At one point Williams read, “This close-up of a destroyed vehicle's mirror and passenger door illustrate the spray of debris and shrapnel across the area.” Stephens leaned forward, very close to the image and said, “Look at all the holes.”
Ben Knolles, with NewView, described a photo to Emory Finefrock, an 89-year-old veteran with macular degeneration.
Knolles looked at the photo, then toward Finefrock and said, “The only thing that's left there is a chair, and it's sitting on a ledge.”
Finefrock, who served in the Navy in World War II, sadly shook his head.
Just last month, he traveled with other veterans as part of the Oklahoma Honor Flights program to see the World War II Memorial in Washington, D.C.
When asked why it was important for him to visit the memorial and museum with the group, he said, “It's a memorial, a remembrance of lives lost.”
Place to get together
Thomas Larson, spokesman for NewView Oklahoma, said the support group provides the blind and visually impaired veterans a place to get together at times and offers two to three field trips each year, such as this one.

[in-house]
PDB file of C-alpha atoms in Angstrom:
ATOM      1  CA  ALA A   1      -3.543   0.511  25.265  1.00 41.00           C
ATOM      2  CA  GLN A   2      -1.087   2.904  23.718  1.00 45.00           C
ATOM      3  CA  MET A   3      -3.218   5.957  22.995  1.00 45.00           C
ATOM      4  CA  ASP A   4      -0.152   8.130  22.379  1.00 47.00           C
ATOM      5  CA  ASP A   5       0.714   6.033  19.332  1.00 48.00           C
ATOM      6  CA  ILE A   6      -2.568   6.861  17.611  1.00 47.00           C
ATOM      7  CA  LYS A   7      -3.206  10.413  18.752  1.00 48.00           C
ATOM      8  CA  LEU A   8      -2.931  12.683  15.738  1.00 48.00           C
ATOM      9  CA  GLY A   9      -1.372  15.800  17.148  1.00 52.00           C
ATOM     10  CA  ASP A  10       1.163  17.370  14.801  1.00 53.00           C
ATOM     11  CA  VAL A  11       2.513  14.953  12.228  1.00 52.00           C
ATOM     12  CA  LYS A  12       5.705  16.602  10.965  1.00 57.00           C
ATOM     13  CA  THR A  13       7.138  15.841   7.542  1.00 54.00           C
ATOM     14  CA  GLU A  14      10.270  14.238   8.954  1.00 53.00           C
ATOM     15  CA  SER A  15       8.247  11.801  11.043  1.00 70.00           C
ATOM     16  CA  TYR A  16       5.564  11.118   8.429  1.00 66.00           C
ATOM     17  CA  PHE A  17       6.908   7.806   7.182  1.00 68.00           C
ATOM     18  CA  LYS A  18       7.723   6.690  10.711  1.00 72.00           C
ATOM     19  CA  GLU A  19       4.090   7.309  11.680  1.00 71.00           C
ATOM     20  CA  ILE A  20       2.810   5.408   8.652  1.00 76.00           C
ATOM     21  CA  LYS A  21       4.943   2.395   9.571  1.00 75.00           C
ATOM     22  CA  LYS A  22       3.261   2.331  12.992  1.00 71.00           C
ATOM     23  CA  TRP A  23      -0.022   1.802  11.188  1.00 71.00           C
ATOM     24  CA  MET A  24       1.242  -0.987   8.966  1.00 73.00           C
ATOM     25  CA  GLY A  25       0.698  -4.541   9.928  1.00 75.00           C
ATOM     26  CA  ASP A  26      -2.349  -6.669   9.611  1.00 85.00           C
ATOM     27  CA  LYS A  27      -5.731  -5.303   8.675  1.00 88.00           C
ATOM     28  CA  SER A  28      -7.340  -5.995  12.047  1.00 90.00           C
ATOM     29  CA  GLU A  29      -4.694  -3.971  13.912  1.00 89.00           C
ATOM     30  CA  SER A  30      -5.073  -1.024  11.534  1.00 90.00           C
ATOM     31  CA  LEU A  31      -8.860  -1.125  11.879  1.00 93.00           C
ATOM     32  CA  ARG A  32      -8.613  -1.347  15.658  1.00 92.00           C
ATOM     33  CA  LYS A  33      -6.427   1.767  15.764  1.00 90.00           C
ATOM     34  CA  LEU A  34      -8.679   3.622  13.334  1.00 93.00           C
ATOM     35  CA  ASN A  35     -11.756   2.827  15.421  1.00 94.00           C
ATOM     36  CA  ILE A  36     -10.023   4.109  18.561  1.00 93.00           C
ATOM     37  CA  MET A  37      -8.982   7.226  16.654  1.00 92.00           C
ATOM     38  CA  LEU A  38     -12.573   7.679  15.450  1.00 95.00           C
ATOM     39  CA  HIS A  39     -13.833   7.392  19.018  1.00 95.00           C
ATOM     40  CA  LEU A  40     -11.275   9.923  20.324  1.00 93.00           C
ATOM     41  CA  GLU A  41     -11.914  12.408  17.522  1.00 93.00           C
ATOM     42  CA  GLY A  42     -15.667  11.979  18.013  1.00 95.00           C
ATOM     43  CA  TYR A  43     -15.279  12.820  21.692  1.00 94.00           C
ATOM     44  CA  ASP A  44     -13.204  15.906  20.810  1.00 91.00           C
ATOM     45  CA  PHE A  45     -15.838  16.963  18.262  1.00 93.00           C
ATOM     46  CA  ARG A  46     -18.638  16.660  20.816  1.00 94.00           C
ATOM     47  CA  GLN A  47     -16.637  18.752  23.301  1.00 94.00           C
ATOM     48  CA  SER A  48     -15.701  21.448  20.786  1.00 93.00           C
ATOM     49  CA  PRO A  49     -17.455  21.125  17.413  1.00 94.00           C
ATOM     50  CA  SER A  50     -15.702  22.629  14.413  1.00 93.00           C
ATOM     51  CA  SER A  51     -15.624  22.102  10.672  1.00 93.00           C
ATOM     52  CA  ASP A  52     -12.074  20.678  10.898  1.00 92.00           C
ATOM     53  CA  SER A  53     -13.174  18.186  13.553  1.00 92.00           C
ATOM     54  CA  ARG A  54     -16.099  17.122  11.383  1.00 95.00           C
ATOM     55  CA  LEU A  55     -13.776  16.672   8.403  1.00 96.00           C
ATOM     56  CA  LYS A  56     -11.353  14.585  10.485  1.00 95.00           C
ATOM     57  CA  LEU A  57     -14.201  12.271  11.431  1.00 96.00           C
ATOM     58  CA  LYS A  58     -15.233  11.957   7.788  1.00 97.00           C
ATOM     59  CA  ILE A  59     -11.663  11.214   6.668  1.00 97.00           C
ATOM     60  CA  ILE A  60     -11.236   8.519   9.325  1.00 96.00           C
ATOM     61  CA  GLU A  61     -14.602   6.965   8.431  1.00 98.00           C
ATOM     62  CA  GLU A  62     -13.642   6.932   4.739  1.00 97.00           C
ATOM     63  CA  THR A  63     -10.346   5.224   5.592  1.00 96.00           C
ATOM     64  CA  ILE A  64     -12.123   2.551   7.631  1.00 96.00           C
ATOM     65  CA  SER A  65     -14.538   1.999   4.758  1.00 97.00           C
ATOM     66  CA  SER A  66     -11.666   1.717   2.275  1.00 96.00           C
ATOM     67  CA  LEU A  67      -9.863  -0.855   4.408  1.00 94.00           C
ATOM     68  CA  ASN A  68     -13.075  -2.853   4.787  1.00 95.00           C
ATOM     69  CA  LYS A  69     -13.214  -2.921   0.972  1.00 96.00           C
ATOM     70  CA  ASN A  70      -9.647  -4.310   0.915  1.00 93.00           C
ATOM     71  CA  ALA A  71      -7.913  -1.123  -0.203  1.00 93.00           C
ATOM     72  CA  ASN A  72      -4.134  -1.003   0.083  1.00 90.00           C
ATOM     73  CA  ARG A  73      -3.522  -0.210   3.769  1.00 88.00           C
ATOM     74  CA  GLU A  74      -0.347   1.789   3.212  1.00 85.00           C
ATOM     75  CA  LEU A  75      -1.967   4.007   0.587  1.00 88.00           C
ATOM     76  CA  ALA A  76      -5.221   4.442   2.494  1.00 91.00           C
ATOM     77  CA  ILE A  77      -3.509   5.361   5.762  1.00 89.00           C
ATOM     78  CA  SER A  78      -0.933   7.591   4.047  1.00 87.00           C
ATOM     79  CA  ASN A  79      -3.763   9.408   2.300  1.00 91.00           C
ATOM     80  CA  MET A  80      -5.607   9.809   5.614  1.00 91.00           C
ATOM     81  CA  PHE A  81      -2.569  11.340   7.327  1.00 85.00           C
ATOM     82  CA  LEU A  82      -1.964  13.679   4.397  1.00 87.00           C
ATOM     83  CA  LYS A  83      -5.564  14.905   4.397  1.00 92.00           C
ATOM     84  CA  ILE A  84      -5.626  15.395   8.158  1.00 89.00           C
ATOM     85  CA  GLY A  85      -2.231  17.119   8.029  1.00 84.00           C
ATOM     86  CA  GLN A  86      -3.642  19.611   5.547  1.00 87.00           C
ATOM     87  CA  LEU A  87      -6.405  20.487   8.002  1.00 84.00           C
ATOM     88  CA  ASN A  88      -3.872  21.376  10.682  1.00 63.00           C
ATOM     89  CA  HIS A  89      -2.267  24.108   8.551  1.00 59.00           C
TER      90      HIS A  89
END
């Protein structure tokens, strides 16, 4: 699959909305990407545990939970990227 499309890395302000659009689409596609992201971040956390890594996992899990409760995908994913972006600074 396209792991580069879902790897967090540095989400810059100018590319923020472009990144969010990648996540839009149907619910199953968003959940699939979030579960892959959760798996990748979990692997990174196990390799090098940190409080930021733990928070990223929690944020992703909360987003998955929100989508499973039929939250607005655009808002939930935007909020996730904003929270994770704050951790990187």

“Veterans Day is about remembrance, just like this memorial is about remembrance, and we thought it would be something that would be meaningful and moving to the veterans here who served our country,” he said.
Stephens, who wore a jean jacket with a sticker of an American flag over his heart, paused after listening to Williams describe several photos and items.
He said, “I came here today out of sheer respect for those lost, for the survivors and for the rescuers.”
Stephens stopped at one display not only for himself but for Tommy.
It was titled “Man's Best Friend,” a tribute to rescue dogs.